ESPN's "The Last Dance" focused on the 1997-98 Chicago Bulls and the many figures that made such an incredible team and season possible. There was no shortage of clutch moments from that season. Michael Jordan's game-winning shot against the Jazz is obviously the magnum opus of those moments, but that wasn't the only one.
Jordan hit a buzzer beater from 15 feet out to beat the Hawks, 112-110, in February of that season. Three months earlier, Jordan and the Bulls were down by three points against the Spurs when Jordan hit a 26-foot three pointer as time expired to send the contest to OT. He hit a 16-footer with 21 seconds left to send it to double OT and eventually sealed the game on a jumper he nailed with 30 ticks left. He hit one against the Raptors in March to hit put the Bulls ahead by two with 28 seconds left. After Toronto answered, he hit another jumper to put the Bulls back on top with just five seconds to go.
In short, Michael Jordan was the king of many things in basketball, and the king of clutch was one of his many deserved titles.
If you took MJ out of the equation, things obviously would get a lot stickier in close-game, tight-time situations. But we can't imagine the Bulls would have had as much difficulty without Jordan as the NBA Jam Bulls did against the Pistons in the classic 1993 video game. That's because it was quite literally impossible to make a last-second shot using Chicago in games against Detroit, thanks to a modification made by NBA Jam creator and lifelong Pistons fan Mark Turmell.
"Being from Michigan originally, I'm a big Detroit Pistons fan," Turmell said on the Ars Technica YouTube channel (19:39 mark). "Making this game in Chicago during the hype of the Michael Jordan era, there was a big rivalry. The Pistons and the Bulls. But the one way that I could get back at the Bulls once they got over the hump was to affect their skills against the Pistons in NBA Jam.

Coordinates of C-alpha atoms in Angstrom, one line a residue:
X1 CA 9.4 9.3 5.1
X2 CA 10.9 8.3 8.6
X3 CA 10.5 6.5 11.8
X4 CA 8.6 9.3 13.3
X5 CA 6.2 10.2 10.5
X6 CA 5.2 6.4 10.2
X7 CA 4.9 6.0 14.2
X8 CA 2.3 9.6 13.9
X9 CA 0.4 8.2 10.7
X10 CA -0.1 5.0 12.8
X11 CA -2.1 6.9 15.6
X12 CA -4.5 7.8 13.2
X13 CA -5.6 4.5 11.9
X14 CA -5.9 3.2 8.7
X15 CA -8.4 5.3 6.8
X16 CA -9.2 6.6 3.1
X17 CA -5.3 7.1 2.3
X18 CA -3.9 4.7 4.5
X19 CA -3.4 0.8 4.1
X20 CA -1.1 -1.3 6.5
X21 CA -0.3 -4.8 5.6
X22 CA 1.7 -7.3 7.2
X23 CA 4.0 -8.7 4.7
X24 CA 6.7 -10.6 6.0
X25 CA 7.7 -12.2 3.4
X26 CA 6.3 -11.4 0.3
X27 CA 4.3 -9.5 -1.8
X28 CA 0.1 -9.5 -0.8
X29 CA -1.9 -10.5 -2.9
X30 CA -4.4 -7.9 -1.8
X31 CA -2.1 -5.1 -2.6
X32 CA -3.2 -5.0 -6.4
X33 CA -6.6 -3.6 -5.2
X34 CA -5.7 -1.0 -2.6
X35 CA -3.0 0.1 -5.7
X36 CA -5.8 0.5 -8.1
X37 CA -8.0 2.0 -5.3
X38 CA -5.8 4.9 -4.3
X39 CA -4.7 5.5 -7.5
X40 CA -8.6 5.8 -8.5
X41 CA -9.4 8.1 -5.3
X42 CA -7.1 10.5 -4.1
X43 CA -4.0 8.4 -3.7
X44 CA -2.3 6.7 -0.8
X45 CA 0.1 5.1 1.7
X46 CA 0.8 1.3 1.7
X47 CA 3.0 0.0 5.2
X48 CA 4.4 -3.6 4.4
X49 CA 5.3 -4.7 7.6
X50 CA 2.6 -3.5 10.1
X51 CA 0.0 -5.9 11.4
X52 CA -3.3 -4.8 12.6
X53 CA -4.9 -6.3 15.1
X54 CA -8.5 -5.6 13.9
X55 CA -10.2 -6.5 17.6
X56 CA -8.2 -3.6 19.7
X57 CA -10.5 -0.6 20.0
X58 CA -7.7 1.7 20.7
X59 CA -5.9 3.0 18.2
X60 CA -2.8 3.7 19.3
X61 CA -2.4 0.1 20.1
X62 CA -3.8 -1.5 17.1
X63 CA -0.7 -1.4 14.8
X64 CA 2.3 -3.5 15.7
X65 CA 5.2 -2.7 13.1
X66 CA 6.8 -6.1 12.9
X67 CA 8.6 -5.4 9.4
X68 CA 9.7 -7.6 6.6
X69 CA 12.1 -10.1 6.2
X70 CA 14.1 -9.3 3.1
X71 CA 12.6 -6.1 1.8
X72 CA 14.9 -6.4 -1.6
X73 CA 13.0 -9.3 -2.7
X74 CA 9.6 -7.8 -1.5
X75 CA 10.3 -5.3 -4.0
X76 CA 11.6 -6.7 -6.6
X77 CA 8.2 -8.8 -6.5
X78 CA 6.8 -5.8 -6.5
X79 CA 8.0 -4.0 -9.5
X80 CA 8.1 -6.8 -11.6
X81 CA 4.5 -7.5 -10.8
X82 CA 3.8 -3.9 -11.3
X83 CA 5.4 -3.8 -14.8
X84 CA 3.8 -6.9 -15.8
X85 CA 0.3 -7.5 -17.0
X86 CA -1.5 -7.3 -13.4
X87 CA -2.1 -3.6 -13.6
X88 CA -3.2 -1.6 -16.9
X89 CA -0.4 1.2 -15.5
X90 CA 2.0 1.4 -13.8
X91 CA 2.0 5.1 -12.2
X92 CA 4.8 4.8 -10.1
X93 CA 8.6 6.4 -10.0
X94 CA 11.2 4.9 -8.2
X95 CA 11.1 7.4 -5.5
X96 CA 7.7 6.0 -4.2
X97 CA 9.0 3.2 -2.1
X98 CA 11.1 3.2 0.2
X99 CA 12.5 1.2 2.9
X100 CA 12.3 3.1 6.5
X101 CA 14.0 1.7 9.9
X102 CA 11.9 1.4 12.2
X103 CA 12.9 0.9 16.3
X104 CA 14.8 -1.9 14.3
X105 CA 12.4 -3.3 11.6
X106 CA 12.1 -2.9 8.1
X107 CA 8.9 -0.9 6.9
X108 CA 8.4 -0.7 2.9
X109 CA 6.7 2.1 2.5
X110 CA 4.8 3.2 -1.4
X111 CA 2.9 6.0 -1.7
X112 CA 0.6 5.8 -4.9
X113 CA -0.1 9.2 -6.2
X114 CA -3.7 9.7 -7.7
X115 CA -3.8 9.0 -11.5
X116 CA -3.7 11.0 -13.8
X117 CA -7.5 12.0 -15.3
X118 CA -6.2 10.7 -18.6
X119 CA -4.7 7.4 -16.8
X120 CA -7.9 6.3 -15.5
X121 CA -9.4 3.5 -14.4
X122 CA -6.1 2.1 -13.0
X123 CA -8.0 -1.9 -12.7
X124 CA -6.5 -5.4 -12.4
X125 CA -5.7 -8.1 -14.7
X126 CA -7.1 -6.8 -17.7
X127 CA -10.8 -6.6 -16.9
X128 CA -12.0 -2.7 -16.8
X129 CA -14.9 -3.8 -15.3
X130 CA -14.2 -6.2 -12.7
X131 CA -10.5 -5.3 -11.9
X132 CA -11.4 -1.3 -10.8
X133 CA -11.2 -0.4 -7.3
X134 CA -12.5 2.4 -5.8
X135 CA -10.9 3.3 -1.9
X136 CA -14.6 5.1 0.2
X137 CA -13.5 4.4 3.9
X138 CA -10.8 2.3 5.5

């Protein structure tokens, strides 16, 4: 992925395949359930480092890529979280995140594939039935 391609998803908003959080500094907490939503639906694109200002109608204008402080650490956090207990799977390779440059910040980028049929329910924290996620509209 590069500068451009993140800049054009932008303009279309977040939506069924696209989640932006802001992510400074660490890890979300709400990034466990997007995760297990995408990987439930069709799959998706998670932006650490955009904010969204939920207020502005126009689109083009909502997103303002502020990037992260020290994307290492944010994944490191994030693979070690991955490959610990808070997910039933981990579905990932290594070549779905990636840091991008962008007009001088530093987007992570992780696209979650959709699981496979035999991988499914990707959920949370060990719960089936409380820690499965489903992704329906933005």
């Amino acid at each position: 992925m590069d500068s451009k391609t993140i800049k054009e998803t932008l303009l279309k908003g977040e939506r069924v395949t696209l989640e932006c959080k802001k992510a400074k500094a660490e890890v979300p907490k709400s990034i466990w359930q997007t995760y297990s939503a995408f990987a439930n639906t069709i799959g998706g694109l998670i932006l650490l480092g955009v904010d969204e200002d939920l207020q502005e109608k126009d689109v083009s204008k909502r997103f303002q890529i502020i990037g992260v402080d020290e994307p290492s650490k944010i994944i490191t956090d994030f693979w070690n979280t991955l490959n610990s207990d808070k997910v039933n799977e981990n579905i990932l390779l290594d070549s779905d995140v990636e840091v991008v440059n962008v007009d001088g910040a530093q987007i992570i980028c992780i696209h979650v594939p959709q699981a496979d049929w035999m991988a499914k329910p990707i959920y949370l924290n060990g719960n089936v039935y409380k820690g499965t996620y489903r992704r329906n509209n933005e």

"I put in special code that if the Bulls were taking a last-second shot against the Pistons, they would miss those shots. And so if you're ever playing the game, make sure you pick the Pistons over the Bulls."
We're not sure if this is proper vengeance for the Michael Jordan-Isiah Thomas beef that took the Bulls-Pistons rivalry to a whole different level -- which, by the way, was another fascinating element of "The Last Dance" -- but it sure is interesting to know that there was a reason behind all those frustrating last-second misses. It's also cool to see a video game take on the personality of its creator in a practical way.
Now, I want to put it to action. Would a wide-open Scottie Pippen really miss a dunk against the Pistons if it occurred while time was expiring? If anyone has the original NBA Jam, try it out and let me know what happens!